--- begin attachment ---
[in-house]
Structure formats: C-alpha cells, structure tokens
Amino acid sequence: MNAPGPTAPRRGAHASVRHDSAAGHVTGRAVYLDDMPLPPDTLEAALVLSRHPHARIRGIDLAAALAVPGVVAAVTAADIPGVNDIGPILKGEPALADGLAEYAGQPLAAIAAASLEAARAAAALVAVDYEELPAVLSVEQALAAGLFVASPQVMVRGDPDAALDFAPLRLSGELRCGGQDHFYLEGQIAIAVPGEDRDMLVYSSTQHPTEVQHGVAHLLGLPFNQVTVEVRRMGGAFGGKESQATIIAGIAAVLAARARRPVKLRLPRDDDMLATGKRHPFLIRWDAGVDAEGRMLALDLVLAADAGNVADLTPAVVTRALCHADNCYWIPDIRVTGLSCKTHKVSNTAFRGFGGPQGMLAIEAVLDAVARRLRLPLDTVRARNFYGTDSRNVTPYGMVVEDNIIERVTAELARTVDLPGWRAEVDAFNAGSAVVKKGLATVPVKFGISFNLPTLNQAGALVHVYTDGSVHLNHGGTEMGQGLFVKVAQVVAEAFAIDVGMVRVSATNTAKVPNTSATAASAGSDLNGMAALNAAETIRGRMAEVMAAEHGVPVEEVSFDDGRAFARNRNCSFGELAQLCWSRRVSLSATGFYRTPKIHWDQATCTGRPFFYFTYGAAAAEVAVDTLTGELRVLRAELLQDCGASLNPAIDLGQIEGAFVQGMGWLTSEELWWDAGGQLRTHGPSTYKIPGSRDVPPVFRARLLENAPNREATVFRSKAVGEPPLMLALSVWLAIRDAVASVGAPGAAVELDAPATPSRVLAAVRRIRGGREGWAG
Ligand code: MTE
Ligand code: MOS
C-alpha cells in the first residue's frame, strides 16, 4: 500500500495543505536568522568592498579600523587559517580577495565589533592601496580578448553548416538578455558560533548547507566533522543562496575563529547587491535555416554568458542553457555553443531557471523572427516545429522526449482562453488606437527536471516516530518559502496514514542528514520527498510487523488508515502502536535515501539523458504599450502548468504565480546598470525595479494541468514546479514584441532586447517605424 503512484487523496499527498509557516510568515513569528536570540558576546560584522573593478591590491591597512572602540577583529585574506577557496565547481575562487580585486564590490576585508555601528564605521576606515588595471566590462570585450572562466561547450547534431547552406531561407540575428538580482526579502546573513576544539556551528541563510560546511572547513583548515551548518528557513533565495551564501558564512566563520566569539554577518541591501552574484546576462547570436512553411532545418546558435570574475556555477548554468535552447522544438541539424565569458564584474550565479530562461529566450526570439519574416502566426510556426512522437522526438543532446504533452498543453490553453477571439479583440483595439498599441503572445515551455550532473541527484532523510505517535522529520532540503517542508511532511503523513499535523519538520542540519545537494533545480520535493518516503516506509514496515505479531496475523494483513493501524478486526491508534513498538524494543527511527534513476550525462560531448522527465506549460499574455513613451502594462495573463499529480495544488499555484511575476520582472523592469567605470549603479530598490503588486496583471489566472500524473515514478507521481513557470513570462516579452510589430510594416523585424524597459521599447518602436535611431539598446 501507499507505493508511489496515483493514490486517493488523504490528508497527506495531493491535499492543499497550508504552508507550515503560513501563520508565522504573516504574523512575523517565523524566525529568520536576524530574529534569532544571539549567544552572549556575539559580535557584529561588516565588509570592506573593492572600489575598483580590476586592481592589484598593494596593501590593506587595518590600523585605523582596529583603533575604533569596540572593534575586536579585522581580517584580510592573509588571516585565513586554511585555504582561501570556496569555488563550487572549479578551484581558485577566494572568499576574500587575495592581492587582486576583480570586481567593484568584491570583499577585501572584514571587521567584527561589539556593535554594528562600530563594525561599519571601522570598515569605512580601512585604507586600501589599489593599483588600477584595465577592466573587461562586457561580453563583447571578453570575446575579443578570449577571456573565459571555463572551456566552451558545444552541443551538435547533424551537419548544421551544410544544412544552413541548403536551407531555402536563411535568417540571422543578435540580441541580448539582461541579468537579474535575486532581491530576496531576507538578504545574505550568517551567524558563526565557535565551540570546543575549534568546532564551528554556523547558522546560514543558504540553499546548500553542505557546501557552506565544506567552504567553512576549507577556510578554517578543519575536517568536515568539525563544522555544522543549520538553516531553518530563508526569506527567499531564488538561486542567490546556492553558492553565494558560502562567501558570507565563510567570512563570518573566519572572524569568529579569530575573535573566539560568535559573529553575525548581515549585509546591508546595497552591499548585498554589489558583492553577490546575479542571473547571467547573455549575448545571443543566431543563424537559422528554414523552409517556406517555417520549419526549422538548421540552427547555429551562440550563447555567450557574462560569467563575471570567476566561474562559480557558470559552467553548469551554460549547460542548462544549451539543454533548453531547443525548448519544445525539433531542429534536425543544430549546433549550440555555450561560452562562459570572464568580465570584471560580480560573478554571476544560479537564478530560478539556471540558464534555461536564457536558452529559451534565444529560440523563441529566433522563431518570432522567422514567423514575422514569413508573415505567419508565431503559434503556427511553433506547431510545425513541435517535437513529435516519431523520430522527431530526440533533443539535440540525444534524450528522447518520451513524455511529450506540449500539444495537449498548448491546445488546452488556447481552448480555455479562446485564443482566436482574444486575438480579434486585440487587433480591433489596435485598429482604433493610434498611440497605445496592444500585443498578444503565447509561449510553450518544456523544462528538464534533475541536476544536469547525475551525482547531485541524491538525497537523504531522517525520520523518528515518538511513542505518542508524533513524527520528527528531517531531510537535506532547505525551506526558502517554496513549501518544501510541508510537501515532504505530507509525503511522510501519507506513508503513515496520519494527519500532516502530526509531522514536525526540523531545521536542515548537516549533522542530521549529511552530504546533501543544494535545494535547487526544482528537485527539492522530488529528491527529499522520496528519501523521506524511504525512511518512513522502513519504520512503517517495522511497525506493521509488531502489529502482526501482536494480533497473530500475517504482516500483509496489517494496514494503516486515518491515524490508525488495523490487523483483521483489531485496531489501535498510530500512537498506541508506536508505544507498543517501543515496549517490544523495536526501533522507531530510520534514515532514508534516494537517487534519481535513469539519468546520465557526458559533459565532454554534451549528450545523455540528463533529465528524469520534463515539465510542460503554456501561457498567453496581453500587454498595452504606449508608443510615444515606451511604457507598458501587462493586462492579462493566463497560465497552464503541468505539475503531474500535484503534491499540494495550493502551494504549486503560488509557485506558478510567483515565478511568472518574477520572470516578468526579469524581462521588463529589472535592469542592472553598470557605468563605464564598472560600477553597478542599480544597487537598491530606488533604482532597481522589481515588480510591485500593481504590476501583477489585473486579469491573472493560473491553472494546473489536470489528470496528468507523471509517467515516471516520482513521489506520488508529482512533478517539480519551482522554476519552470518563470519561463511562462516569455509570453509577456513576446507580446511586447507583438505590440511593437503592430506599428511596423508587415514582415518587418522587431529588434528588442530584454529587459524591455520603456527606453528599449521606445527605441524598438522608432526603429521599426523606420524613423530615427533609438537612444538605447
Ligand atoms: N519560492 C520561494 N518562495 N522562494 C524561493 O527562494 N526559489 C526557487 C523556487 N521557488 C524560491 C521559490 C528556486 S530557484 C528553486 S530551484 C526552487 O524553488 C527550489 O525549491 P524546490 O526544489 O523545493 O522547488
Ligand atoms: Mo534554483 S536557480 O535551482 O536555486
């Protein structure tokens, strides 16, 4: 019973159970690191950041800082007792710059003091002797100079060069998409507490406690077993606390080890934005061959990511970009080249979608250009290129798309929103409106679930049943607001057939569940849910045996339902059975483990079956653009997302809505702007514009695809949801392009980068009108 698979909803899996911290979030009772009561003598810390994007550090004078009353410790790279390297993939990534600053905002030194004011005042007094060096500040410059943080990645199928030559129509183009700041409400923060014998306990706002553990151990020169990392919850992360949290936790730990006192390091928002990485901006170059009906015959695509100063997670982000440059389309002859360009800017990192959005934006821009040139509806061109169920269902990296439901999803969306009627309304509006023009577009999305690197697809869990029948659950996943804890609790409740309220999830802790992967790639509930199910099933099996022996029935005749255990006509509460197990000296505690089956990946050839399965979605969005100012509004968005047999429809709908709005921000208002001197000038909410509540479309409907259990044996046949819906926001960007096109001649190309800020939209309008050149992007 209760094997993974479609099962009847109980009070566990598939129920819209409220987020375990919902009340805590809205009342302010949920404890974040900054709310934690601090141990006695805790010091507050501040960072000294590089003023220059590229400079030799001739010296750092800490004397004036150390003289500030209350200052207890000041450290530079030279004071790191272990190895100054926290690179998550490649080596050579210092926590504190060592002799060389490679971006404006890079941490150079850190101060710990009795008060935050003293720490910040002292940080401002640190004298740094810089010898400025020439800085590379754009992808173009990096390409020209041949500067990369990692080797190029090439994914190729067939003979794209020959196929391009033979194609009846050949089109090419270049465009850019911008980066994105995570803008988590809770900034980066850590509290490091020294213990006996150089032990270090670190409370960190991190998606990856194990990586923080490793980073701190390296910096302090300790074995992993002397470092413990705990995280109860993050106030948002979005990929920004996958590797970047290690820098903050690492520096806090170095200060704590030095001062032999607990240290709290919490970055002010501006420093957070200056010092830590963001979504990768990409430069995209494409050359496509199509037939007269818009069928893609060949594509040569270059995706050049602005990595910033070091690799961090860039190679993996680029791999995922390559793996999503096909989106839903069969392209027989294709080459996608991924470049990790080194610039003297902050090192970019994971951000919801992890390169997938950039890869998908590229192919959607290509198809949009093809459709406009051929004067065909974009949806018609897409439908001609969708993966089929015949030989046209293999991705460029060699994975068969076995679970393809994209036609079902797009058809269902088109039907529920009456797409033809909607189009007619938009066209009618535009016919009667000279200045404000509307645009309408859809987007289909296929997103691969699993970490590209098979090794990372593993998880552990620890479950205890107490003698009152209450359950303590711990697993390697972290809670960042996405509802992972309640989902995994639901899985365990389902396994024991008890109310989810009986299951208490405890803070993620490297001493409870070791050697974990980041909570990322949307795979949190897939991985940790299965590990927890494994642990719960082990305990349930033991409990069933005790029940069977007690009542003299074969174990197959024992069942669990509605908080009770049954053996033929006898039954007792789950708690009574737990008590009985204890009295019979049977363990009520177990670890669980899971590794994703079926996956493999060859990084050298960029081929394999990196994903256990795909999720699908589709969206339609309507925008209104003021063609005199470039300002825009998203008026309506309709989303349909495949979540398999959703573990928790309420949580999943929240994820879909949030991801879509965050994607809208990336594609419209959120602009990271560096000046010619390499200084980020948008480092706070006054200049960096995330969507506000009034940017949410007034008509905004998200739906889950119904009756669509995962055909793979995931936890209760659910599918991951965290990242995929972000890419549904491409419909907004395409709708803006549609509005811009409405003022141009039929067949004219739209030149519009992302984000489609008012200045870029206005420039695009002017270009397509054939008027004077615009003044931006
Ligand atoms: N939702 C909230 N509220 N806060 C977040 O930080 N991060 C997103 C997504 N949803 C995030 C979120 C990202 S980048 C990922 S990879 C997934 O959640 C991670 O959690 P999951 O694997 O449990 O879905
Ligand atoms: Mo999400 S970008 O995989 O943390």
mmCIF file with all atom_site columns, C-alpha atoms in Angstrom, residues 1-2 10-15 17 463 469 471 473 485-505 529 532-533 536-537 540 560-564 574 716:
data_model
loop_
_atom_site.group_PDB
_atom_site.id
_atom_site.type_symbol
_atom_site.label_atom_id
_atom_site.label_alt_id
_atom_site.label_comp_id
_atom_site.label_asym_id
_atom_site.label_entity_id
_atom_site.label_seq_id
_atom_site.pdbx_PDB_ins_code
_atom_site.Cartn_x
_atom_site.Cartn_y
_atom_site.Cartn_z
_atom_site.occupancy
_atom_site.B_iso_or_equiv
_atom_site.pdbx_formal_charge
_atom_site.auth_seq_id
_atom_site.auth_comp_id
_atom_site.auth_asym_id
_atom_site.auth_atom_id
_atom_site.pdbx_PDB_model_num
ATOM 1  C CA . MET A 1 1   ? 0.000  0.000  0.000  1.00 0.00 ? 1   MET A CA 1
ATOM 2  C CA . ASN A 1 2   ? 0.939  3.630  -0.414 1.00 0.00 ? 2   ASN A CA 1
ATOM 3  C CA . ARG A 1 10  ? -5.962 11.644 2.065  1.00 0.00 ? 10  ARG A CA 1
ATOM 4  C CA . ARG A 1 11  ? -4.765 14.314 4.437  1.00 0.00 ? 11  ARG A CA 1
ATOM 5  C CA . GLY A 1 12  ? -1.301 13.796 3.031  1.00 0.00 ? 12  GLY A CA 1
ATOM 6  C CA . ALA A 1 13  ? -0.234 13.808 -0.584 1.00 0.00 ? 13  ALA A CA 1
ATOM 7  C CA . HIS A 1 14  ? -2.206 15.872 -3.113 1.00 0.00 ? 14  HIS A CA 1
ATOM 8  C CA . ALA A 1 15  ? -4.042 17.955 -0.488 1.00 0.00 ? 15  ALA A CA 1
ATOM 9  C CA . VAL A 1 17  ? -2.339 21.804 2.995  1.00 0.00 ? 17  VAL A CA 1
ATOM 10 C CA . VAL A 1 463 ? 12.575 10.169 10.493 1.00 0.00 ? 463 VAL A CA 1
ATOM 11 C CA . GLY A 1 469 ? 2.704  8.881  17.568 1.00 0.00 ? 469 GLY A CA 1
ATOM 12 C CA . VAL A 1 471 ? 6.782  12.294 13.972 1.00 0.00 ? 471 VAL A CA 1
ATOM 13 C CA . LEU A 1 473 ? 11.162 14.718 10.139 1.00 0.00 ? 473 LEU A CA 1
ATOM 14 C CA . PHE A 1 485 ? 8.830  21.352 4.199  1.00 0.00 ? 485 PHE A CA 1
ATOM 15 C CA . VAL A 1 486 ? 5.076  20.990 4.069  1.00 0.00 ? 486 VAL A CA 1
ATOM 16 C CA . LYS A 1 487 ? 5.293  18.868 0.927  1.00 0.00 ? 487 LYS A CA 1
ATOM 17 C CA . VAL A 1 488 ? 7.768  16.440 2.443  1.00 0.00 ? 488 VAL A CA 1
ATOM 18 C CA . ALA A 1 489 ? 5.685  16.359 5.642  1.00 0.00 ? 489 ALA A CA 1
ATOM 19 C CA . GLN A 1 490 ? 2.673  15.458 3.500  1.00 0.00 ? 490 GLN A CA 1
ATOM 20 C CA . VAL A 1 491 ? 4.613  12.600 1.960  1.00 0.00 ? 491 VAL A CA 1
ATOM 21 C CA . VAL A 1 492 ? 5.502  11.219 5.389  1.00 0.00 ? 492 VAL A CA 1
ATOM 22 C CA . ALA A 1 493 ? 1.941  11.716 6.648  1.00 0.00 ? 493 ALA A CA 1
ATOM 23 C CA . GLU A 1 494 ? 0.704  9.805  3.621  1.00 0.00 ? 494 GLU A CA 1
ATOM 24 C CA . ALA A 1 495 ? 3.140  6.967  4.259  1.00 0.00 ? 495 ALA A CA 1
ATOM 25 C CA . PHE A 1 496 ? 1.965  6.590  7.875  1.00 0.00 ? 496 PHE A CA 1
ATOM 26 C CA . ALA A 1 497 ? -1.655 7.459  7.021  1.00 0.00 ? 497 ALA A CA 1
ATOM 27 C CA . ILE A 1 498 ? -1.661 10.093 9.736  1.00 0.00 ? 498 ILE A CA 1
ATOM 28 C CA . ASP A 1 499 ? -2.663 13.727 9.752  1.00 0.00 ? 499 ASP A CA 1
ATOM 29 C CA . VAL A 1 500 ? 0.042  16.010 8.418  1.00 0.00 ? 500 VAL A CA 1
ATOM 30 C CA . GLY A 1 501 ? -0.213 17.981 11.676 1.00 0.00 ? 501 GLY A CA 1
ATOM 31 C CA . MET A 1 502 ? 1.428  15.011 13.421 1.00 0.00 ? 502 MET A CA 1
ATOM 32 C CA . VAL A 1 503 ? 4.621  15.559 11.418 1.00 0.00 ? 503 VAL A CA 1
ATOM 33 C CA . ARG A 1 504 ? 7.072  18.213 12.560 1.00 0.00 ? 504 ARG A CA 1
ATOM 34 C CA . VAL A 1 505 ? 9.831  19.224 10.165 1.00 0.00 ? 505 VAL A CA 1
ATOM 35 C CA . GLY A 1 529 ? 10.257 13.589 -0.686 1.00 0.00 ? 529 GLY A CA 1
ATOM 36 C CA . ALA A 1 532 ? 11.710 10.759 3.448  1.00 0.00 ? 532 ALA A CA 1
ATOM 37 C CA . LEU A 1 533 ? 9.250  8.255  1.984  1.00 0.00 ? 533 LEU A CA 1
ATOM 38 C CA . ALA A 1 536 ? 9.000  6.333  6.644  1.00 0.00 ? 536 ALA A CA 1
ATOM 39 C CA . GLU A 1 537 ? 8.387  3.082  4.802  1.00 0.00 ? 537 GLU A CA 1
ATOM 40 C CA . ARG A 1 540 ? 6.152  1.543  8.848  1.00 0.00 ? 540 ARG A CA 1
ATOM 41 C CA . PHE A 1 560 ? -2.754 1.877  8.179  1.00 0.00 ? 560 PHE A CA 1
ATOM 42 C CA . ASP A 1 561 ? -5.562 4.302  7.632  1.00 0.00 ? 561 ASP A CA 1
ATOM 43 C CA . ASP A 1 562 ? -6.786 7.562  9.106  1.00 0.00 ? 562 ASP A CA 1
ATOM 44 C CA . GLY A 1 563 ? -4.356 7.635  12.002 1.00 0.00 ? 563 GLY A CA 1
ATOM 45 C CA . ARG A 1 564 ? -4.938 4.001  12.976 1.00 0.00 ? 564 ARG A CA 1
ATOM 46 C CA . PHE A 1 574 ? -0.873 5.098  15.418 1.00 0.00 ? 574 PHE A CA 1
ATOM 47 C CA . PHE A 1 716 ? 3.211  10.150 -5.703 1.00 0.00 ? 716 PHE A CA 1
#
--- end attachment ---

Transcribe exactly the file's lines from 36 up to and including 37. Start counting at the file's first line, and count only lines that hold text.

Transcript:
ATOM 1  C CA . MET A 1 1   ? 0.000  0.000  0.000  1.00 0.00 ? 1   MET A CA 1
ATOM 2  C CA . ASN A 1 2   ? 0.939  3.630  -0.414 1.00 0.00 ? 2   ASN A CA 1